Budding Accounting Professionals Challenged to Develop New Skillsets

Budding Accounting Professionals Challenged to Develop New Skillsets

 
Budding Accounting Professionals Challenged to Develop New Skillsets

Associate Director, Ernst & Young, Mr. Seyi Oshibolu, making his presentation at the Department of Accounting’s Town and Gown Seminar

Accounting professionals have been charged to become more futuristic in the discharge of their professional assignment if they must maintain significance in the age of robotics and artificial intelligence.

Associate Director, Ernst & Young, Mr. Seyi Oshibolu, who was Guest Speaker at the Town and Gown seminar of the Department of Accounting, Covenant University, said survival in the new dispensation will require that graduates of accounting start building technical skills and getting professional certifications in the accounting industry.

“The relevance of today’s professionals in the business of accounting in the next 50 years, as it pertains to digital technology, globalization and international regulatory practice, will impact greatly on their continuous usefulness or otherwise,” he stated.

Mr. Oshibolu who delivered a lecture titled ‘The Future Accounting and Finance Professional’ on Monday, October 23, 2017, was of the view that with the anticipated change coming into the 21st century work place, accounting professionals must not sit and wait for change in accounting practice, but should lead the change they desire to see, as accounting in the robotics age will cause serious disruptions that may lead to the loss of jobs for some unprepared folks.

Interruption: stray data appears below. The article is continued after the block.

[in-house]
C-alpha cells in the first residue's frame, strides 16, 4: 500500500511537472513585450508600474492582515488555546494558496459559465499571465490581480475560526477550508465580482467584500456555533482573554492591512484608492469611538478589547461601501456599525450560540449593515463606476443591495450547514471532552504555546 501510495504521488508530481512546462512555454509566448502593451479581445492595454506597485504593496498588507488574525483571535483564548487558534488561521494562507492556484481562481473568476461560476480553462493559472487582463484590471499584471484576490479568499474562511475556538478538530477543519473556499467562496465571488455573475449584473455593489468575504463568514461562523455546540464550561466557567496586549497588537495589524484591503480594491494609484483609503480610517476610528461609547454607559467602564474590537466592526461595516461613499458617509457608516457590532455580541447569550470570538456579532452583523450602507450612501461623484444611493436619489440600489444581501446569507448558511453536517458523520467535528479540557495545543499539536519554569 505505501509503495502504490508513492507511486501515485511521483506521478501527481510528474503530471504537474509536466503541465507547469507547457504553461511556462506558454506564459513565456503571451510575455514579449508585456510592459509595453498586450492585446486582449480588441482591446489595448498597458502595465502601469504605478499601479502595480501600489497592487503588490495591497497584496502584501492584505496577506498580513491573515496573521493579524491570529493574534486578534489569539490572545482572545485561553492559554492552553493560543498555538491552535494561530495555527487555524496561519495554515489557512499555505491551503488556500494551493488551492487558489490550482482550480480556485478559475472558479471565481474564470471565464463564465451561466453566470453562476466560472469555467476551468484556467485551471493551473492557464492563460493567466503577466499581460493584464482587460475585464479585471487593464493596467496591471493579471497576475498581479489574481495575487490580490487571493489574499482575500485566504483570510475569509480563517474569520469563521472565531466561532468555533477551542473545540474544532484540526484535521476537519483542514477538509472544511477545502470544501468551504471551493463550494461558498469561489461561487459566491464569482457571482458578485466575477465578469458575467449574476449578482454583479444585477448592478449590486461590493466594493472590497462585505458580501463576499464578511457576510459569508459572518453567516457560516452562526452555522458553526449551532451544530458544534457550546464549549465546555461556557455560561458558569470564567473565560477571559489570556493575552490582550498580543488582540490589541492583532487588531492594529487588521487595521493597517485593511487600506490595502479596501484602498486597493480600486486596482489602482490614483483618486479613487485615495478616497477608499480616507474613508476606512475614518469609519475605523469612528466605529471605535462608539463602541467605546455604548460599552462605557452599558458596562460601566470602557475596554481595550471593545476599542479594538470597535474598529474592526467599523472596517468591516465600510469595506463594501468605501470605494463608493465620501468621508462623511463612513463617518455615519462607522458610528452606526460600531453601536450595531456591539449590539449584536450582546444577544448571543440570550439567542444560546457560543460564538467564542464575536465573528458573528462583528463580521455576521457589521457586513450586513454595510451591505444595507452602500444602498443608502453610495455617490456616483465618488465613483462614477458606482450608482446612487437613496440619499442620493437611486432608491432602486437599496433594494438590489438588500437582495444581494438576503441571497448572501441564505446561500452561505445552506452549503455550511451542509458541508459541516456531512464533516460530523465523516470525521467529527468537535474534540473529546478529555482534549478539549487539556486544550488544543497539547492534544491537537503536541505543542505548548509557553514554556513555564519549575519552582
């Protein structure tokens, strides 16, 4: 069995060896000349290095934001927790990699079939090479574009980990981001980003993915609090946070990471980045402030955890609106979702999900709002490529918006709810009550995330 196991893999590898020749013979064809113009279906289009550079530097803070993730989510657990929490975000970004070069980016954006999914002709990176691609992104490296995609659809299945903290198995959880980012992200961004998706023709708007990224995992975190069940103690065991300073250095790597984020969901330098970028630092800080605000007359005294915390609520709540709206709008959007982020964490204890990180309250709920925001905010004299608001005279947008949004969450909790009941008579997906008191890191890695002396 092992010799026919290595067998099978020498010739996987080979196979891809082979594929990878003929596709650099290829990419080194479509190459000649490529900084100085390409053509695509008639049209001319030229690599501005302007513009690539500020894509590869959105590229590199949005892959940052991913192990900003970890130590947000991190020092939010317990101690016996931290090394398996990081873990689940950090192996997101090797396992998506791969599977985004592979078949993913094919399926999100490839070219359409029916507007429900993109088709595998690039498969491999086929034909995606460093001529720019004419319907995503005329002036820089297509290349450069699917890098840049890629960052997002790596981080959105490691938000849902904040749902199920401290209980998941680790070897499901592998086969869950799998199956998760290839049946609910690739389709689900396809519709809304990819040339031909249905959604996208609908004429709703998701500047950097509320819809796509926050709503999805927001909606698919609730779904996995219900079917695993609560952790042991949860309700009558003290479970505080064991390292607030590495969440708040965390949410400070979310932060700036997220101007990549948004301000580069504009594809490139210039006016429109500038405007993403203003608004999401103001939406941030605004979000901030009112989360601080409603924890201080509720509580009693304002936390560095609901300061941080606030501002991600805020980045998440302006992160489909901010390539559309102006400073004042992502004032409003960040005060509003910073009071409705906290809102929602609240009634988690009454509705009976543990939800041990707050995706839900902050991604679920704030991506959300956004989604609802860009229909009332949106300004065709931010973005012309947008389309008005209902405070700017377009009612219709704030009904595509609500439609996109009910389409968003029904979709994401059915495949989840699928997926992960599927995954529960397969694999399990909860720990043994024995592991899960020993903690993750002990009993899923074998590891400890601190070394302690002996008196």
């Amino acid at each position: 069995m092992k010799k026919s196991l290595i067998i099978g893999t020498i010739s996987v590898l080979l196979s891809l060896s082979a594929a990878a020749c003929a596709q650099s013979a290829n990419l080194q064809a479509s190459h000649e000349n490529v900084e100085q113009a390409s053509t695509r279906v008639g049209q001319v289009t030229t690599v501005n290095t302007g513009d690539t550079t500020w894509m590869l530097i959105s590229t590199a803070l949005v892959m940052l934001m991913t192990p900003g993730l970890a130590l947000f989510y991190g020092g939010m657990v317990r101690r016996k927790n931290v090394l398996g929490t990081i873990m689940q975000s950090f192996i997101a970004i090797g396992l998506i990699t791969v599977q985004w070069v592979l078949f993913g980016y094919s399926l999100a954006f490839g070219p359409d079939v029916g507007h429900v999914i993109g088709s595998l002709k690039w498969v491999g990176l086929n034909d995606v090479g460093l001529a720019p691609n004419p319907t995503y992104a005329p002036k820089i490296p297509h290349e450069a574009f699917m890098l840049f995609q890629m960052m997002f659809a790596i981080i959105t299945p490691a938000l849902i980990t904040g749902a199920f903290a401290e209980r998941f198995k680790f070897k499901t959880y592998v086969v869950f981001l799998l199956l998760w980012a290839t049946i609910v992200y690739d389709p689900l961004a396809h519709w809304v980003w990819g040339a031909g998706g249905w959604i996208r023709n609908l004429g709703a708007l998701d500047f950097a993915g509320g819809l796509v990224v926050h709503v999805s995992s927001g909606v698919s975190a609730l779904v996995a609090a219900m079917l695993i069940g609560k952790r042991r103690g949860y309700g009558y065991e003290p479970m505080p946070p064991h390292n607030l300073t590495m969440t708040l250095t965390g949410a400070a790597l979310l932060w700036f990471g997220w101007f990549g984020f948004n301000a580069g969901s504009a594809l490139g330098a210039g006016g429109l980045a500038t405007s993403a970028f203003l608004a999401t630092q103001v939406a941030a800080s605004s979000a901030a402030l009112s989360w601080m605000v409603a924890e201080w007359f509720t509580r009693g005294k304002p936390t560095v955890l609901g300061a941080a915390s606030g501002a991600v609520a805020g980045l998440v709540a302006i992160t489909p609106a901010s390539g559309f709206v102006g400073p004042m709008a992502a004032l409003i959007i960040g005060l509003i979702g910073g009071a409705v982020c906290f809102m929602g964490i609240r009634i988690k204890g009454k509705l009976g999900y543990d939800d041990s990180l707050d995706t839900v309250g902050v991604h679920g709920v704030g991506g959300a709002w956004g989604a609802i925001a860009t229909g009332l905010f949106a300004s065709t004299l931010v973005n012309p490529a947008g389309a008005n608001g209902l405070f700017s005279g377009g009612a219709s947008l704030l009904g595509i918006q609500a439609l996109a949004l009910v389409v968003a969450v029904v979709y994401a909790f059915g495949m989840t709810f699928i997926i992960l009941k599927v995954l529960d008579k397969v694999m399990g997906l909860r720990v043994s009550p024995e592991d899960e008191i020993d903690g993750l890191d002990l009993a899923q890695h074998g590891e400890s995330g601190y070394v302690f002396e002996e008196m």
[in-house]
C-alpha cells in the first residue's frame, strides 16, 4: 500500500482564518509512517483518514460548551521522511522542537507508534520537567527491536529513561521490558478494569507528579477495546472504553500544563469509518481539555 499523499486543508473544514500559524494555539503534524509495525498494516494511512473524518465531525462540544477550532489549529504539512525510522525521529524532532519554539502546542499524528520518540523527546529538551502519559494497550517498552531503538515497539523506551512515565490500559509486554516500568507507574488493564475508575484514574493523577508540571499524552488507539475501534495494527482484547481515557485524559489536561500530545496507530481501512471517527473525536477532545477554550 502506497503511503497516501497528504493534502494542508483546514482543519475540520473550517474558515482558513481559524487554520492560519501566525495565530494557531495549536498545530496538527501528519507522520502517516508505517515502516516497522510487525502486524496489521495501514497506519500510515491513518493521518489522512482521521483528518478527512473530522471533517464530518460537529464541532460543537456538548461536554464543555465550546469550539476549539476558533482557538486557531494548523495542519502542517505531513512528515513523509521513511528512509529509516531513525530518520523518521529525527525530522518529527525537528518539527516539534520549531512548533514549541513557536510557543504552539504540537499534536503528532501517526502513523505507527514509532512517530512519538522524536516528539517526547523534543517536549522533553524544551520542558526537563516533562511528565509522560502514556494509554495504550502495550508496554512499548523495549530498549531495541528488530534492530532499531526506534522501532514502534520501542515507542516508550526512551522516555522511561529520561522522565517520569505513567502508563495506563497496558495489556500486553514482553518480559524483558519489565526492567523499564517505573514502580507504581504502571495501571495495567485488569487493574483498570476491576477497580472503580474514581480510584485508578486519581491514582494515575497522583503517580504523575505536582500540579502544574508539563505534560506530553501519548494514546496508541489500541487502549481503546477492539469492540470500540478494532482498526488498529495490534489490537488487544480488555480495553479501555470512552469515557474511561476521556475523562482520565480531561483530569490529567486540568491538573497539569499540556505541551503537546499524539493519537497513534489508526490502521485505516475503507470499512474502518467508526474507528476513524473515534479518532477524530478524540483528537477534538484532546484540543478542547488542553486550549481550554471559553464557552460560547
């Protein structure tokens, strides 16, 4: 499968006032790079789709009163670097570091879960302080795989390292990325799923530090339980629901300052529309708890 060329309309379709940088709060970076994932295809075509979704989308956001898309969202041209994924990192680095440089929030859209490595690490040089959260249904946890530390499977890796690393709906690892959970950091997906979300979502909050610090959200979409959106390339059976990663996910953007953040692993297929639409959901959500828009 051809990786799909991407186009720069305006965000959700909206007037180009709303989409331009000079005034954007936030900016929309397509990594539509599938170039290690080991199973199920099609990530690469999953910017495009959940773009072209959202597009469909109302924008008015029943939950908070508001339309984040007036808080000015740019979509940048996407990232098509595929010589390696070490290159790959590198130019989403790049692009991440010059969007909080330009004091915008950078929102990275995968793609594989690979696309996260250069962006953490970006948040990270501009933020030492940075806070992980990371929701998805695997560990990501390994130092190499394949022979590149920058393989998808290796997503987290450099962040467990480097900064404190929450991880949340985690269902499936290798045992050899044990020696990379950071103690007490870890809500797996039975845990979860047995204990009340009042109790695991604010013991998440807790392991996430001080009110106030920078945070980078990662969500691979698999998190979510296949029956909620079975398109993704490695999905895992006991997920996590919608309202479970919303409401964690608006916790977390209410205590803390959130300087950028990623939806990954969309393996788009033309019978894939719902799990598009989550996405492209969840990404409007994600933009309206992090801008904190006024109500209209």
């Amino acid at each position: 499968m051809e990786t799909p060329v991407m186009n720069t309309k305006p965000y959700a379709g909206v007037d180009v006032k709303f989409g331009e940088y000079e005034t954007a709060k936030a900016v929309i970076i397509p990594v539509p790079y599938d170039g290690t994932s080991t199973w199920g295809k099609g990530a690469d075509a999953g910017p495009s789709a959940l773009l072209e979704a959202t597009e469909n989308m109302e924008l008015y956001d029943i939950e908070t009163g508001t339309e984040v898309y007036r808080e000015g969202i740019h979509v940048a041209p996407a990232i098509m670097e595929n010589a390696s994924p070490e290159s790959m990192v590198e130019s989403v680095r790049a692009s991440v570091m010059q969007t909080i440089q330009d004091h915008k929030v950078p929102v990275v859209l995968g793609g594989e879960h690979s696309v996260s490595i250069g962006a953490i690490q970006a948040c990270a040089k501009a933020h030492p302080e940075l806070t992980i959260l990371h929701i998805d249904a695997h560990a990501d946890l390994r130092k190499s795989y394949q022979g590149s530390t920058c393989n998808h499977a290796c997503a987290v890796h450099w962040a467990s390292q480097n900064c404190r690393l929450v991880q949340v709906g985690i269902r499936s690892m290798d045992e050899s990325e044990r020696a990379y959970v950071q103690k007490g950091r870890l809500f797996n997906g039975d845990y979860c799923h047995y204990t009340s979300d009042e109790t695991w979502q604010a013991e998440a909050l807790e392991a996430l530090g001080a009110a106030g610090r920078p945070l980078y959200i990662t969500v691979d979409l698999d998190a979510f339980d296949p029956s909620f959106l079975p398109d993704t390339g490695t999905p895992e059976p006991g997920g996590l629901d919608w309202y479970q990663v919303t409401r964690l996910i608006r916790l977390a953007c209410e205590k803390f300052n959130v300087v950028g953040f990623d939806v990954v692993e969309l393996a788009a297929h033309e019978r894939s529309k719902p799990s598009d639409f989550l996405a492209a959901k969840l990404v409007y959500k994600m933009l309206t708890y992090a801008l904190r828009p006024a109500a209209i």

According to him, the key drivers of these changes and disruption will be smarter use of technology in improving ways of working, cloud computing, increasing purchase of outsourced services, social media revealing more data and disclosures, data analytics, automation of complex and routine processes, new business models and improved reporting and presentations with the power of technology.

He noted that automating routine task can allow humans to focus on ideas, innovation and higher-value work, however, it has been predicted that with over 4 billion jobs on earth, 2 billion would be lost and extinct by the year 2050 as a result of technological advances and automation.

Mr. Oshibolu projected that future accounting professionals must, of necessity, need look beyond the numbers as presented; backward looking syndrome must be done away with; finance and non-finance functions will have to collaborate more; teaching institutions need to be more responsive; and the ideal finance professional must develop new competencies.

He posited that some skill sets were required of upcoming accountants in their quest to be competitively relevant in the accounting industry. These include communication, technical, ethical, emotional, digital, intelligent, innovativeness and visionary quotients.

Reacting to the lecture, the immediate past Dean, College of Business and Social Sciences and a Professor of Accounting, Dr. Francis Iyoha, said a lot of ICT skills are needed to emerge a relevant practitioner in the accounting industry. He noted that there was nothing wrong in accountants seeking further knowledge in the area of cyber security as it relates to the accounting profession.

Professor Iyoha added that it was important that accountants in Nigeria ensure that the ethical dimension of the profession is directed at turning around the corruption pandemic bedeviling the nation.